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Flagship homes job hit by legal dispute

Lawyers have been called in to sort out a legal spat on a £1 billion framework intended to act as a flagship for partnership working in housing refurbishment.

The wrangle centres on whether it is legal for one of the firms that has now been removed from the framework due to poor performance to transfer staff to one of the remaining firms without their agreement.

Last year, two firms were dropped from a deal with Sheffield Homes to spruce up 55,000 of the city’s former council homes. Mears’ and Connaught’s involvement with the job ran out two months ago.
But project sources have complained that remaining members of the framework could end up picking up any redundancy bill on staff transferred across under the TUPE from one member of the pair, Connaught, because of a legal loophole.

Lovell and Henry Boot are understood to have been lined up to take on ex-Connaught work, and thus it staff.

One project source said: “If Connaught hadn’t been able to transfer or find work for these guys it would have had to make them redundant at great cost to the business.

“By transferring the workers it gets rid of this problem but if the companies who the workers are transferred into have no work for them to do, then they themselves may end up getting hit for redundancy costs for workers that they themselves didn’t employ.”

Connaught wrote to Sheffield Homes claiming such a move was legal but at a board meeting of Sheffield Homes in April directors were told their own legal representatives had said this was incorrect.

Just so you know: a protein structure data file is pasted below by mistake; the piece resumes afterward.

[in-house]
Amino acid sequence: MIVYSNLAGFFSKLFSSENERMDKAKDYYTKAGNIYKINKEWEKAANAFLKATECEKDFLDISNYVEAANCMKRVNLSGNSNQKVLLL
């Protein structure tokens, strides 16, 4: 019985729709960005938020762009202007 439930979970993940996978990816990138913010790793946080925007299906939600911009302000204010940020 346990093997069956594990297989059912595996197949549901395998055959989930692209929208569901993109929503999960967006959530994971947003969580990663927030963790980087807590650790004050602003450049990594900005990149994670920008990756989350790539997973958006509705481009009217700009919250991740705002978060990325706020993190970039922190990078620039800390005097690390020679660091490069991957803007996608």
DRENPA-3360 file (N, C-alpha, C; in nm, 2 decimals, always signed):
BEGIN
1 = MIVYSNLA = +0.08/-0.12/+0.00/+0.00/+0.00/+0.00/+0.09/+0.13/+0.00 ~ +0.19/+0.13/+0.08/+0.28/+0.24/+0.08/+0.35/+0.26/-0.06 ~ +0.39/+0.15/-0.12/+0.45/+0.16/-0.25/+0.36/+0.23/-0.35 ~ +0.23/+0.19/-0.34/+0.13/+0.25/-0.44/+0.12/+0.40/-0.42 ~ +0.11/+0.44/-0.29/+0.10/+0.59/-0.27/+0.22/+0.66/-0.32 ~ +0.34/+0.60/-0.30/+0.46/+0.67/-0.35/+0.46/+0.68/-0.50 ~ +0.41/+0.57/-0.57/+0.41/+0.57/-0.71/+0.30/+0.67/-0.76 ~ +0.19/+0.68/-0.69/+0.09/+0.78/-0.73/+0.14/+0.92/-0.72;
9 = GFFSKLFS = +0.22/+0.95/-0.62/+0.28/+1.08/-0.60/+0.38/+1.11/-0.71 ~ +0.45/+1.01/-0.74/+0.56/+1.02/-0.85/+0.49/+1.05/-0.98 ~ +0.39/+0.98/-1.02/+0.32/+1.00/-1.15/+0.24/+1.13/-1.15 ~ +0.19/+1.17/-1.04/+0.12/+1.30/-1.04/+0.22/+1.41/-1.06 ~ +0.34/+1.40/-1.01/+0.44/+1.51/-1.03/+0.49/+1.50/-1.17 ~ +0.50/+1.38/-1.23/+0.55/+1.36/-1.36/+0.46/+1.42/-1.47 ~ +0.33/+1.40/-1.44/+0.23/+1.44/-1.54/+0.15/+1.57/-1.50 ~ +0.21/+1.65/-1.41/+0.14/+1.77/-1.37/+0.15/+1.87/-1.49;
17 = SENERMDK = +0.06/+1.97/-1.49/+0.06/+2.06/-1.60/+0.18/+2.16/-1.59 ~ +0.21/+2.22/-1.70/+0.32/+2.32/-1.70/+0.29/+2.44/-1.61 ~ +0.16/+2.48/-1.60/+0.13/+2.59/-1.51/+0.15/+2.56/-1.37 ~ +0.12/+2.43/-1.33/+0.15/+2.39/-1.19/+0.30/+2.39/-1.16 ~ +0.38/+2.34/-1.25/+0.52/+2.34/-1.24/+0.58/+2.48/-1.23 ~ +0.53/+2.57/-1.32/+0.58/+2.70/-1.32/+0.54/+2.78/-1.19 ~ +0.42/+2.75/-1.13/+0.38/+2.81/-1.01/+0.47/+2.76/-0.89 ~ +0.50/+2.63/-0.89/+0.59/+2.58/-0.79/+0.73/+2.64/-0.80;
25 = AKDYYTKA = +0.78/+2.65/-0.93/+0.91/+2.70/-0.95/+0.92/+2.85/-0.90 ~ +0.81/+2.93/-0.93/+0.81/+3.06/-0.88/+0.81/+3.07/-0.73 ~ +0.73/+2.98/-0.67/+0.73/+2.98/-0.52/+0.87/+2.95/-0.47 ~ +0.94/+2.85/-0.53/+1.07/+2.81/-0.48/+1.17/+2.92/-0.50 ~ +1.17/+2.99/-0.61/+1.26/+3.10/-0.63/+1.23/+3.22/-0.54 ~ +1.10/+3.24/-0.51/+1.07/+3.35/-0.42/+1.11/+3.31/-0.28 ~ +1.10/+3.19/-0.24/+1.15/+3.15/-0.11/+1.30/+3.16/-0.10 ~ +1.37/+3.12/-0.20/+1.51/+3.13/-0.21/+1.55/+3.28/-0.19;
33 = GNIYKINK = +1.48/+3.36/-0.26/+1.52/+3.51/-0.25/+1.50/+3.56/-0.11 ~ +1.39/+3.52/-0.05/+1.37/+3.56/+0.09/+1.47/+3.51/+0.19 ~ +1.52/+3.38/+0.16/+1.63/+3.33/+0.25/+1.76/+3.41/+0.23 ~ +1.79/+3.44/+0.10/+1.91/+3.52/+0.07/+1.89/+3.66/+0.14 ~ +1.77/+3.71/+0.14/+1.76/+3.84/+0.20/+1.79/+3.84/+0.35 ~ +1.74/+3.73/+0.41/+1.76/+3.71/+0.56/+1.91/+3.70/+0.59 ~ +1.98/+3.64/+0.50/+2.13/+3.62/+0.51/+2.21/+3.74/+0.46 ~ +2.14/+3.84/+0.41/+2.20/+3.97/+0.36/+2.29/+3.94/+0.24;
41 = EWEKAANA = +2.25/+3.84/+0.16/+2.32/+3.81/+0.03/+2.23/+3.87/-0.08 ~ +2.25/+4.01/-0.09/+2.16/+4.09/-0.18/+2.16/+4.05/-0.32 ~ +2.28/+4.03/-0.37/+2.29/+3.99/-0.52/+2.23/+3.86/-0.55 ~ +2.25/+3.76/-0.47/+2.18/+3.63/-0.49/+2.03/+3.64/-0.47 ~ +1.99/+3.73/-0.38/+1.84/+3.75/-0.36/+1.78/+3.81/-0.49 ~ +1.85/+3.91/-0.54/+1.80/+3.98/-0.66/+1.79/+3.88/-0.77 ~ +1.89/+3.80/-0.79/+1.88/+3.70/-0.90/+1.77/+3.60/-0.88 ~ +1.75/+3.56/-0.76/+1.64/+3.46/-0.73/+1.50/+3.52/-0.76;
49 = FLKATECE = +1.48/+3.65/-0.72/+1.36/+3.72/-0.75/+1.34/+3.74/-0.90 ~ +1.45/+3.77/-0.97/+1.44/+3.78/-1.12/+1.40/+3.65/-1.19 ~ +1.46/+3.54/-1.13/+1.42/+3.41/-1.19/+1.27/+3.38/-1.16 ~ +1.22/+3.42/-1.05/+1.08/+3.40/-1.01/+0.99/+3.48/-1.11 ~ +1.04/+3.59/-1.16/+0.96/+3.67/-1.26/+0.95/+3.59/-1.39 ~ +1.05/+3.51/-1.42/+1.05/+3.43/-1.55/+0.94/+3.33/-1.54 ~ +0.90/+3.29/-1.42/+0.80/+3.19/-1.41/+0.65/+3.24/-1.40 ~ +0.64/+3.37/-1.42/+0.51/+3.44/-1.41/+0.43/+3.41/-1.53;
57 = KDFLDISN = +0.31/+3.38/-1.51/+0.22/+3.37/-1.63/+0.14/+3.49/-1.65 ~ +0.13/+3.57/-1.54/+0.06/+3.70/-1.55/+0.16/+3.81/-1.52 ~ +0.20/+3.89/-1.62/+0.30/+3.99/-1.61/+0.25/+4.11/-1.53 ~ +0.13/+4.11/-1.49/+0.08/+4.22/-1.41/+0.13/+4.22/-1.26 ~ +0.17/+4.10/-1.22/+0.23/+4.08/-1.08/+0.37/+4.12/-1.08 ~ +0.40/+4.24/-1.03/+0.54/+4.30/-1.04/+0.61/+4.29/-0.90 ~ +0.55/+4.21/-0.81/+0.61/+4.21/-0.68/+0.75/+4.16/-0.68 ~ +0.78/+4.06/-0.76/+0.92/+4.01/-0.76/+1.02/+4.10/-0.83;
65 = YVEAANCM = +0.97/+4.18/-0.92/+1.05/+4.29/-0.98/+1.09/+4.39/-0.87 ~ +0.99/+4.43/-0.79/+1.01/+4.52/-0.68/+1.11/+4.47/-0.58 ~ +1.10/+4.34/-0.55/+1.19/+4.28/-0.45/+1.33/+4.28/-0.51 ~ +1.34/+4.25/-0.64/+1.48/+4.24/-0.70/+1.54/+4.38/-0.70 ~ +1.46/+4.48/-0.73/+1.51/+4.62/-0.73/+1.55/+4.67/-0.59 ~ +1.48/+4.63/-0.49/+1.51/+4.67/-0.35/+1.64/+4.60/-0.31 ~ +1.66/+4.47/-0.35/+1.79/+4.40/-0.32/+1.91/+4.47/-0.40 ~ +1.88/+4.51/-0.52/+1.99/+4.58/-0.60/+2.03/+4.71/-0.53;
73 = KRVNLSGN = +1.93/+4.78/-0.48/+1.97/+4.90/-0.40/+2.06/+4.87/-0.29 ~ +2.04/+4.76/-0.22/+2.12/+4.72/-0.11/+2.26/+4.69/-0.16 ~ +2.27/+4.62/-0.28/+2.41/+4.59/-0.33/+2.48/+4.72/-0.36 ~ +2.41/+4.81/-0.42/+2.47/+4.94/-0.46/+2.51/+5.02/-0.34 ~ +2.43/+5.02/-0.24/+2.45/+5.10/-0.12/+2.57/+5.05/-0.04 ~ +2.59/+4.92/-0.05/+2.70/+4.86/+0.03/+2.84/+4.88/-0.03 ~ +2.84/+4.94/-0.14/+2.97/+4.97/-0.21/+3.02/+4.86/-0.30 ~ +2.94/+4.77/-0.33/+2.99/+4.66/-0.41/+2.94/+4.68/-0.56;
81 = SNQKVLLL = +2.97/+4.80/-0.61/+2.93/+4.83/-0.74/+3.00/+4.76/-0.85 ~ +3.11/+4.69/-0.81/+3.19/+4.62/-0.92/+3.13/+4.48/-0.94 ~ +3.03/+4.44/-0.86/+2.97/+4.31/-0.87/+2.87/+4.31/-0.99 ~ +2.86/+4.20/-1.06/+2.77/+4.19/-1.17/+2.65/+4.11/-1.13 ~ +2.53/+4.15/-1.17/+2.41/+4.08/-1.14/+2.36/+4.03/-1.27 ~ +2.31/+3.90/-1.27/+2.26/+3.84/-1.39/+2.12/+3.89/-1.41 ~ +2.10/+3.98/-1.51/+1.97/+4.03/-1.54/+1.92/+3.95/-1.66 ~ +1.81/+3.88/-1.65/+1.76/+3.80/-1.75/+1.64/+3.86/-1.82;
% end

Group HR director at Connaught Phil Bowden confirmed the firm had been looking to transfer staff to remaining framework firms.

He said: “Just over 20 of our staff have been successfully transferred within the Sheffield framework. We are working in collaboration with another service provider towards a suitable outcome for the remaining 24, who in the meantime remain in our employment.”

Connaught is understood to be meeting with one firm to arrange a potential TUPE transfer this week.

Mears is understood to have already redeployed its workforce onto other projects. The other members of the framework that have so far been unaffected are Keepmoat, Kier and Wates.

Henry Boot and Lovell declined to comment but a Sheffield Homes spokeswoman said: “We are taking advice on TUPE and are unable to comment.”

Connaught is understood to have carried out a similar transfer process for some of its workers after losing a deal to work with Wirral Partnership Homes. It transferred 14 staff members to Bramall, one of three firms taking its place.

But Connaught claims that the transfer was done with Bramall’s agreement, with the firm able to cherry pick the staff it wanted from the 70 available.

Some 46 other staff have been redeployed on other Connaught projects, four have moved to Wates while the remaining six are currently awaiting news of redundancy.

The Sheffield framework

Initially awarded in December 2004, the early Sheffield Homes framework featured five firms – Connaught, Keepmoat, Kier, Lovell and Mears – tasked with delivering £1 billion worth of works over seven years.

As a Constructing Excellence demonstration project, it sought to “set new standards of performance through integrated team working, delivering a high standard of design quality and innovation, optimum whole life costs, efficient delivery and installation”.

Up to 500 apprentices were expected to be taken on in the first three years as part of the agreement between Sheffield Homes and its contractors.

In late 2006, Wates and Henry Boot were added to the framework amid reports of problems with the work of Mears. So far, about £450 million of work is understood to have been delivered under the framework.

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